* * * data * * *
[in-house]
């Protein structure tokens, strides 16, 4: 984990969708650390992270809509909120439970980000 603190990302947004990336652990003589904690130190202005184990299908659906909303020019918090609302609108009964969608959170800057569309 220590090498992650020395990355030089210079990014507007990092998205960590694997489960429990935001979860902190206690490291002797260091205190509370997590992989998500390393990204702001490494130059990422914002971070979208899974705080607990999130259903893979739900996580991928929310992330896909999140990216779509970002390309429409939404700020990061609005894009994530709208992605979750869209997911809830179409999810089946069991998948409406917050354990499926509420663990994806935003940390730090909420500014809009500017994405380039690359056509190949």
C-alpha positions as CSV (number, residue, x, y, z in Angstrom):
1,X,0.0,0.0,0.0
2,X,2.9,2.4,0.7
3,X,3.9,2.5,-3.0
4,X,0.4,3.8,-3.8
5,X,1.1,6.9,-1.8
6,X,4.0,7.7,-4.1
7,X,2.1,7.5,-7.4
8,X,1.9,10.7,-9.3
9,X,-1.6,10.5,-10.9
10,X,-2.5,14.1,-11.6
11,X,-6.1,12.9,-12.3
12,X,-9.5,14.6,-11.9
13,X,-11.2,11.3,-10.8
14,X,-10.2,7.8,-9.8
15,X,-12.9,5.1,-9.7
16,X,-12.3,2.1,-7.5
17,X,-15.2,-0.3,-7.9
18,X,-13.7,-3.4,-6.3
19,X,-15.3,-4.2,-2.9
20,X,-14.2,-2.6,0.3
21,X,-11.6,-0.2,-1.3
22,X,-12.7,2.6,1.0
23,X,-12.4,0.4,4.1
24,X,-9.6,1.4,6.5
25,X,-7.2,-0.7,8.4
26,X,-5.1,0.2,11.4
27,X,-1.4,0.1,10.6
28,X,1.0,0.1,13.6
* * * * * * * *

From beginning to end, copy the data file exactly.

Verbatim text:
[in-house]
């Protein structure tokens, strides 16, 4: 984990969708650390992270809509909120439970980000 603190990302947004990336652990003589904690130190202005184990299908659906909303020019918090609302609108009964969608959170800057569309 220590090498992650020395990355030089210079990014507007990092998205960590694997489960429990935001979860902190206690490291002797260091205190509370997590992989998500390393990204702001490494130059990422914002971070979208899974705080607990999130259903893979739900996580991928929310992330896909999140990216779509970002390309429409939404700020990061609005894009994530709208992605979750869209997911809830179409999810089946069991998948409406917050354990499926509420663990994806935003940390730090909420500014809009500017994405380039690359056509190949």
C-alpha positions as CSV (number, residue, x, y, z in Angstrom):
1,X,0.0,0.0,0.0
2,X,2.9,2.4,0.7
3,X,3.9,2.5,-3.0
4,X,0.4,3.8,-3.8
5,X,1.1,6.9,-1.8
6,X,4.0,7.7,-4.1
7,X,2.1,7.5,-7.4
8,X,1.9,10.7,-9.3
9,X,-1.6,10.5,-10.9
10,X,-2.5,14.1,-11.6
11,X,-6.1,12.9,-12.3
12,X,-9.5,14.6,-11.9
13,X,-11.2,11.3,-10.8
14,X,-10.2,7.8,-9.8
15,X,-12.9,5.1,-9.7
16,X,-12.3,2.1,-7.5
17,X,-15.2,-0.3,-7.9
18,X,-13.7,-3.4,-6.3
19,X,-15.3,-4.2,-2.9
20,X,-14.2,-2.6,0.3
21,X,-11.6,-0.2,-1.3
22,X,-12.7,2.6,1.0
23,X,-12.4,0.4,4.1
24,X,-9.6,1.4,6.5
25,X,-7.2,-0.7,8.4
26,X,-5.1,0.2,11.4
27,X,-1.4,0.1,10.6
28,X,1.0,0.1,13.6